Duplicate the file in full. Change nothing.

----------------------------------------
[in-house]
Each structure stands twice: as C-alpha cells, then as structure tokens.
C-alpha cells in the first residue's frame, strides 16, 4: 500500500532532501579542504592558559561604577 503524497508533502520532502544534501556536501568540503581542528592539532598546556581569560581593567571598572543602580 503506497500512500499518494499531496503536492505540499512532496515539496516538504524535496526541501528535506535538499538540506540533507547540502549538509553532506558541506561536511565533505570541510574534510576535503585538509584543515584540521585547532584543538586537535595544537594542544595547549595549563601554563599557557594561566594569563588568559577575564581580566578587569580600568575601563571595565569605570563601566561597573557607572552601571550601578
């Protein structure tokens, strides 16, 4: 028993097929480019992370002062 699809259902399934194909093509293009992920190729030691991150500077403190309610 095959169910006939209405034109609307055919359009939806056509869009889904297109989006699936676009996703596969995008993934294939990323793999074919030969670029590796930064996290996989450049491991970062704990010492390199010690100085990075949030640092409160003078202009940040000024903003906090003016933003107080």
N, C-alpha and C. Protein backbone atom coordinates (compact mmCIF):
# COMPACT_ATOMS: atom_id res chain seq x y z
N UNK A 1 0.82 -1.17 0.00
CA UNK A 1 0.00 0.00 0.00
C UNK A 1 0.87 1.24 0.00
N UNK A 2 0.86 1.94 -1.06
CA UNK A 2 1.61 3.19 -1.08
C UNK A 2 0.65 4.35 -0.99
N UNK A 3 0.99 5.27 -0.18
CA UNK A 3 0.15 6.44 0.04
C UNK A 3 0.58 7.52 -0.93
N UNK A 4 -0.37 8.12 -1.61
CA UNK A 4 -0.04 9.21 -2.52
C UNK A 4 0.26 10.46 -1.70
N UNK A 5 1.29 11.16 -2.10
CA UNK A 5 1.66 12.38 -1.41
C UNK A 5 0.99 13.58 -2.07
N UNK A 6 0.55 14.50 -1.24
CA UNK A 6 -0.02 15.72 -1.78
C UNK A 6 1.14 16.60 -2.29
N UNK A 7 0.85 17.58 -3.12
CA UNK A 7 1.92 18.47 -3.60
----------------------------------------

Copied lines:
[in-house]
Each structure stands twice: as C-alpha cells, then as structure tokens.
C-alpha cells in the first residue's frame, strides 16, 4: 500500500532532501579542504592558559561604577 503524497508533502520532502544534501556536501568540503581542528592539532598546556581569560581593567571598572543602580 503506497500512500499518494499531496503536492505540499512532496515539496516538504524535496526541501528535506535538499538540506540533507547540502549538509553532506558541506561536511565533505570541510574534510576535503585538509584543515584540521585547532584543538586537535595544537594542544595547549595549563601554563599557557594561566594569563588568559577575564581580566578587569580600568575601563571595565569605570563601566561597573557607572552601571550601578
């Protein structure tokens, strides 16, 4: 028993097929480019992370002062 699809259902399934194909093509293009992920190729030691991150500077403190309610 095959169910006939209405034109609307055919359009939806056509869009889904297109989006699936676009996703596969995008993934294939990323793999074919030969670029590796930064996290996989450049491991970062704990010492390199010690100085990075949030640092409160003078202009940040000024903003906090003016933003107080």
N, C-alpha and C. Protein backbone atom coordinates (compact mmCIF):
# COMPACT_ATOMS: atom_id res chain seq x y z
N UNK A 1 0.82 -1.17 0.00
CA UNK A 1 0.00 0.00 0.00
C UNK A 1 0.87 1.24 0.00
N UNK A 2 0.86 1.94 -1.06
CA UNK A 2 1.61 3.19 -1.08
C UNK A 2 0.65 4.35 -0.99
N UNK A 3 0.99 5.27 -0.18
CA UNK A 3 0.15 6.44 0.04
C UNK A 3 0.58 7.52 -0.93
N UNK A 4 -0.37 8.12 -1.61
CA UNK A 4 -0.04 9.21 -2.52
C UNK A 4 0.26 10.46 -1.70
N UNK A 5 1.29 11.16 -2.10
CA UNK A 5 1.66 12.38 -1.41
C UNK A 5 0.99 13.58 -2.07
N UNK A 6 0.55 14.50 -1.24
CA UNK A 6 -0.02 15.72 -1.78
C UNK A 6 1.14 16.60 -2.29
N UNK A 7 0.85 17.58 -3.12
CA UNK A 7 1.92 18.47 -3.60